Torque wrenches are pretty good bits of kit. They can last for years and so should be checked every now and then to make sure they are reading close to where they should be.
I used to have one that had a long pointer and a scale, but it was difficult to read as I was straining on the other end.
I also bought a more modern one that is almost impossible to get into without smashing it up with a club hammer to check it.
So, mine are all now like this one. Simple to use and easy to check that they are clicking when they should.
To calibrate the torque wrench you’ll need something like this. A cheap luggage weighing thing. A few squids. But check that it’s reading correctly.
Use some kitchen scales to weigh something. Then hang that something on the luggage weigher to ensure it’s reading right. Or you can be clever and measure out 4 lires of water into a milk carton and use the luggage weigher to show the 4 litres weigh 4 kilogrammes (obviously do the thing with the weight of the carton as well)
Here’s the reading/setting scale on the torque wrench - it’s scale is in NewtonMetres. You can use this scale but the other side of the wrench…
…will have the scale M.KGS. or MetreKilogrammes. You may have f.lbs or FootPounds. These are the correct scales for Torque. It is basically a bending moment - a weight times the distance from the point the torque is being applied to.
Don’t be confused by the NewtonMetres scale, it is basically Kilogrammes mulitiplied by 9.81. If all you have is Nm on your wrench then apply the 9.81 to your calculations. The weight you read on the luggage weigher is multiplied by 9.81 to give you Newtons.
So, to check your wrench is reading ok-ish stick a large socket into the vice and tighten up pretty well.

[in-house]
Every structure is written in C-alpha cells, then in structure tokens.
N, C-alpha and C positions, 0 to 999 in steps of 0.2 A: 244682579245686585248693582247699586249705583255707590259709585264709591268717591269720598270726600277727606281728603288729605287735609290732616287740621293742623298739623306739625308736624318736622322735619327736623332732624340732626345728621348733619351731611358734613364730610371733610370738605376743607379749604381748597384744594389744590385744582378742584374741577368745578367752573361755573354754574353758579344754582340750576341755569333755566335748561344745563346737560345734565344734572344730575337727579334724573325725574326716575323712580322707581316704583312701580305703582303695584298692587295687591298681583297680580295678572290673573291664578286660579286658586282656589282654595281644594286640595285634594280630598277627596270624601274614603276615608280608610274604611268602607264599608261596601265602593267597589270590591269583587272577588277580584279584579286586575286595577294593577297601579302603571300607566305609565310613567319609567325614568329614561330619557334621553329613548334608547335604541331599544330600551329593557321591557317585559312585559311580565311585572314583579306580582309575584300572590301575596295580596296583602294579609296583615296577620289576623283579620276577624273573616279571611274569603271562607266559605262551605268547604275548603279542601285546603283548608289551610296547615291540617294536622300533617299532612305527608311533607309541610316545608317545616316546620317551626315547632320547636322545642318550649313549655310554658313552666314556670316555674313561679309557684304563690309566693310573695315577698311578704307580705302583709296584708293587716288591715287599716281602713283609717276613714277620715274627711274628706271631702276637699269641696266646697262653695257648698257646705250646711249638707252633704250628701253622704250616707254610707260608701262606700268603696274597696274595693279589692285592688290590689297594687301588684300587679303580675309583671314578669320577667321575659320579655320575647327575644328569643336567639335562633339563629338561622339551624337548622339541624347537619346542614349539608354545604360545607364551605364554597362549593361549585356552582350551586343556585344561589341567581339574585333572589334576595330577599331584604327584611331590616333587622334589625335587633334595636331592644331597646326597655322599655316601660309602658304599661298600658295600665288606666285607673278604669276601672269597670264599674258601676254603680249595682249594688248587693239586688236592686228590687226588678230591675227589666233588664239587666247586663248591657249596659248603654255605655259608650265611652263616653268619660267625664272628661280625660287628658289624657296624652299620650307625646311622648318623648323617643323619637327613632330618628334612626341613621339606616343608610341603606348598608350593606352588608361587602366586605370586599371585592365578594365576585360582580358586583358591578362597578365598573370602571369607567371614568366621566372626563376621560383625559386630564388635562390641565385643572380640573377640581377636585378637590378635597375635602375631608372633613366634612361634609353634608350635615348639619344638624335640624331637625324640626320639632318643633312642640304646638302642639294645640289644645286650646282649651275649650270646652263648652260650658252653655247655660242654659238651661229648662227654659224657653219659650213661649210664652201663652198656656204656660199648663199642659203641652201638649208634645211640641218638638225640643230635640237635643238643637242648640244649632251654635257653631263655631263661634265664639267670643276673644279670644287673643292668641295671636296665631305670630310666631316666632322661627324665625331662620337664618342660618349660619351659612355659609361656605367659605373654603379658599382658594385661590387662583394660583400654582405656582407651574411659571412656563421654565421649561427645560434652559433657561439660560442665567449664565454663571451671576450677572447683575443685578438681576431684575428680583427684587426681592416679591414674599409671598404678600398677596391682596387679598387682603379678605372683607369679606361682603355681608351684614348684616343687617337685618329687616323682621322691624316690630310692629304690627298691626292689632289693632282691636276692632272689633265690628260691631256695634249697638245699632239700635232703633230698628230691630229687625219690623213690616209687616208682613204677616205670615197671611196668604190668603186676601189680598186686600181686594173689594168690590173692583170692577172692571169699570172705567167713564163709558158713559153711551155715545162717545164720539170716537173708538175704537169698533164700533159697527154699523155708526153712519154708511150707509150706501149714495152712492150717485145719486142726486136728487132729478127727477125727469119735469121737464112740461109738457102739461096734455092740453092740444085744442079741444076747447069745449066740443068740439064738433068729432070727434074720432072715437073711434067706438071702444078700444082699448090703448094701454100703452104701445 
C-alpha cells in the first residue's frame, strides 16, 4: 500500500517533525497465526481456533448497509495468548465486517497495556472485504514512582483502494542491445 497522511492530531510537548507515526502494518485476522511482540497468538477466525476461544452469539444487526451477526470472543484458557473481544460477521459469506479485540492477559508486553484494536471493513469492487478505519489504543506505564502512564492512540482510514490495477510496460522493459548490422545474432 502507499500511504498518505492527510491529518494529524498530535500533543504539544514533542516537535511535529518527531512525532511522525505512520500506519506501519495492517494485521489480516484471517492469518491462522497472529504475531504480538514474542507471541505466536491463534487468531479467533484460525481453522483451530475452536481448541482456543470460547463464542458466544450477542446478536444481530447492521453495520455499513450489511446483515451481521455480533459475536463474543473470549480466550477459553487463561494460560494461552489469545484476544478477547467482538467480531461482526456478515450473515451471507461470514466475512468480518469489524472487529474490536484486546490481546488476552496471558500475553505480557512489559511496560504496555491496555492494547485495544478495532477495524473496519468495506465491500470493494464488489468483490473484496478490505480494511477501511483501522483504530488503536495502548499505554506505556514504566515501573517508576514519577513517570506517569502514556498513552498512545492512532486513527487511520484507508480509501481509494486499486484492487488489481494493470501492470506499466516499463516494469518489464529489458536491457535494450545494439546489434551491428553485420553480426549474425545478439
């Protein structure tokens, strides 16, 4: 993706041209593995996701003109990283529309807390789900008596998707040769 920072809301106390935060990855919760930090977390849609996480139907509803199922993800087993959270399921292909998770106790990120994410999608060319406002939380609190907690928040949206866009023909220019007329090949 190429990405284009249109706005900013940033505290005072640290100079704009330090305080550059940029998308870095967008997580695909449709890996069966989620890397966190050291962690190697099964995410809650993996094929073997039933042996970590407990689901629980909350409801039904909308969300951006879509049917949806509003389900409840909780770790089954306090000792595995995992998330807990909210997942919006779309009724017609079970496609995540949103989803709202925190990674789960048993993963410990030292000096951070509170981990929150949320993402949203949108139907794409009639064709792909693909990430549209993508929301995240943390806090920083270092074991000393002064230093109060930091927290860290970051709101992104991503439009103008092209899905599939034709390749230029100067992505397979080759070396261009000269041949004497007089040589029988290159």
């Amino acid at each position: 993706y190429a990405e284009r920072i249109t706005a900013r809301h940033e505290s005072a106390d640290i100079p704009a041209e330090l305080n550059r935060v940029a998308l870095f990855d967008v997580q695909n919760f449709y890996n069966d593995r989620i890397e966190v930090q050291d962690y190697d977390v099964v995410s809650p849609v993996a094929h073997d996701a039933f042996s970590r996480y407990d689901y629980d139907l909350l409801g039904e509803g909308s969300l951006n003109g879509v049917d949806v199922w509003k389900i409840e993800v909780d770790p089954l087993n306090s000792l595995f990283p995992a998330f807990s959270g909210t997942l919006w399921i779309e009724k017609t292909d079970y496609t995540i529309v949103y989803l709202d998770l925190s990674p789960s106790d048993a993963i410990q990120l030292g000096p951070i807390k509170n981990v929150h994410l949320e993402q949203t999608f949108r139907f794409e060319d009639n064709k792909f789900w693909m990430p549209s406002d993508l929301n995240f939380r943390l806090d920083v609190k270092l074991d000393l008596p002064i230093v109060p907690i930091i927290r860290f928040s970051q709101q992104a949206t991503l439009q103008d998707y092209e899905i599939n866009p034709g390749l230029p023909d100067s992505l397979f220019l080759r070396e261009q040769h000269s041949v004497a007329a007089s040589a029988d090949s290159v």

Put the wrench into the socket
Wrap some masking tape around the handle close to the end and mark the tape. Measure from the mark…
…to the centre of the socket. (Where the torque will be applied.)
In my case, it measures 400mm. Or 0.4 metres. (remember we want MetreKilogrammes not MillimetreKilogrammes) I write that on the tape so I don’t forget.
If you have a wrench that measures in f.lbs - footpounds then convert your measurement to feet (footpounds not inchespounds or millimetrepounds etc). (There’s 12 inches in a foot and 25.4 millimetres in an inch - just in case you forgot).
Set the torque wrench to something simple about half way up the scale. In this case I’ve set it to 10 M.KGS.
Put the wrench into the socket in the vice and hang the luggage weigher on the mark made on the tape. Put something through the hook and pull on the luggage weigher. Pull slowly while watching the reading on the weigher.
Try to get the weight reading when the torque wrench clicks. Do this a few times to get the weight reading as close as posible.
This luggage weigher has a max reading thing built in so I can see what the torque wrench clicked at.
In this case 18.70 kilogrammes. I write that down so I don’t forget.
Then some simple maths. The torque is the weight multiplied by the length of the wrench. This time around it’s 0.4 metres multiplied by 18.70 kilgrammes.
Which gives the torque of 7.48 M.KGS. It should be 10 M.KGS.
So, miles too low. Adjustment is required…I’ll get onto that in a bit - it’s dinner time, hooray.